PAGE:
most mediocre game ever

I rented ZooCube from Blockbuster, and got a few hours of play out of it. I guess it was at least at least my five bucks worth, but that was the problem. I didn’t feel like turning it in late or renting it again. In a game with such a simple concept, the gameplay needs to be addictive, like Pac Man or Tetris. ZooCube has everything except that X factor that makes me want to stay at work and play Snood rather than go home.

Strangely enough, there’s a plot. Doctor Evilscientist has transformed the world’s animal population into strangely shaped blobs. Only by attaching two matching blobs to your “ZooCube” can you rescue the animals. Once you’ve rescued them, their face appears and they make an animal noise. The game isn’t clear on what happens to penguins that you leave in on the Egypt level. The gameplay, in its entirety, consists of rotating the ZooCube to catch incoming blobs on the right face. That’s all you do. Ever.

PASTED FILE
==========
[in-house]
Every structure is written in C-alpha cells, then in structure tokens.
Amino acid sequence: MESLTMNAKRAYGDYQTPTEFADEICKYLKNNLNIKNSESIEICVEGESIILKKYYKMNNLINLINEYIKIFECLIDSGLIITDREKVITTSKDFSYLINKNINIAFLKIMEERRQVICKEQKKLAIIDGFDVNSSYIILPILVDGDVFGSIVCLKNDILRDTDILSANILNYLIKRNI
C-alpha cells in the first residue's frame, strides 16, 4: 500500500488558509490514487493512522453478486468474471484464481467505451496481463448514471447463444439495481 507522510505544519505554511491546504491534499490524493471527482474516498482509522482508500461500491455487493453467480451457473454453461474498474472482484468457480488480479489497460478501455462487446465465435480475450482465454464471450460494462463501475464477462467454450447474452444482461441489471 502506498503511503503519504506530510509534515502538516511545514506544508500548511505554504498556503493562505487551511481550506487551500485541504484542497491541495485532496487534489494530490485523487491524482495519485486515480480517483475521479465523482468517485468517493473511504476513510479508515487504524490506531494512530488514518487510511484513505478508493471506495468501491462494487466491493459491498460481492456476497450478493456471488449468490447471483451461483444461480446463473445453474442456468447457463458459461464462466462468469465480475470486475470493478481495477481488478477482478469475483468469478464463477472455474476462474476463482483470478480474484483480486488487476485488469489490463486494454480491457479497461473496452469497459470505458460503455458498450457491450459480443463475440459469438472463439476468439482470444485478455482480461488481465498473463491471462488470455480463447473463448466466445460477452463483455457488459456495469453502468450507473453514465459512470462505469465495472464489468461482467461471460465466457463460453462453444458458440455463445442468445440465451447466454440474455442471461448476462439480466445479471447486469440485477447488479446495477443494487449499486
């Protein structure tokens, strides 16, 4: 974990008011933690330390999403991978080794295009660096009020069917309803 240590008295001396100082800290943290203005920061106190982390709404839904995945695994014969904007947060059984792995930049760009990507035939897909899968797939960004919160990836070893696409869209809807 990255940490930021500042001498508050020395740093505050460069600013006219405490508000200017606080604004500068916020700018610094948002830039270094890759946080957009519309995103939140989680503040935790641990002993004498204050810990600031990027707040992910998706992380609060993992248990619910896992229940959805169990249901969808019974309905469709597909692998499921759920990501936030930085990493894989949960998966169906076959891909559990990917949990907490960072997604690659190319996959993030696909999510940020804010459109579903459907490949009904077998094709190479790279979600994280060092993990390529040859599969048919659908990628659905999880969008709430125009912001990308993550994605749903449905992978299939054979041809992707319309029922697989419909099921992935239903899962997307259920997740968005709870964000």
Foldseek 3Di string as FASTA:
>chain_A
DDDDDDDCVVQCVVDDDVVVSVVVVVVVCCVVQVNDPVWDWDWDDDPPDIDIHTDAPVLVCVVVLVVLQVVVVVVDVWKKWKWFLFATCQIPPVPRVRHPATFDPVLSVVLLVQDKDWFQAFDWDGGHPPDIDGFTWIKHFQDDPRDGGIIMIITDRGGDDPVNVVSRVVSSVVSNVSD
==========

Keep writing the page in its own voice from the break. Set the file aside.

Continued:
Games like these need a powerful addictive element. If you can’t zen them, they’re pointless. Playing ZooCube should be fun because you know that once the blobs start coming in faster, things will get really exciting. Things don’t, though; instead, they just get faster. Then the game is over, and maybe you start a new one.

Everything that happens between games is pretty awful, too. The ZooCube in-game graphics are fine, but the menus are pretty bad. The worst, though, is the high-score entry screen. Your name can be about ten characters long, but there’s no cursor, so the only way to see where you are – and it’s easy to fly around all over the place – is to bring up a character and see where it is. What’s worse, the score list is right-justified, so trailing spaces cause your name to show up far to the left of the list. What the hell?

Written on February 17, 2003
gamecube   games   gamesite   videogame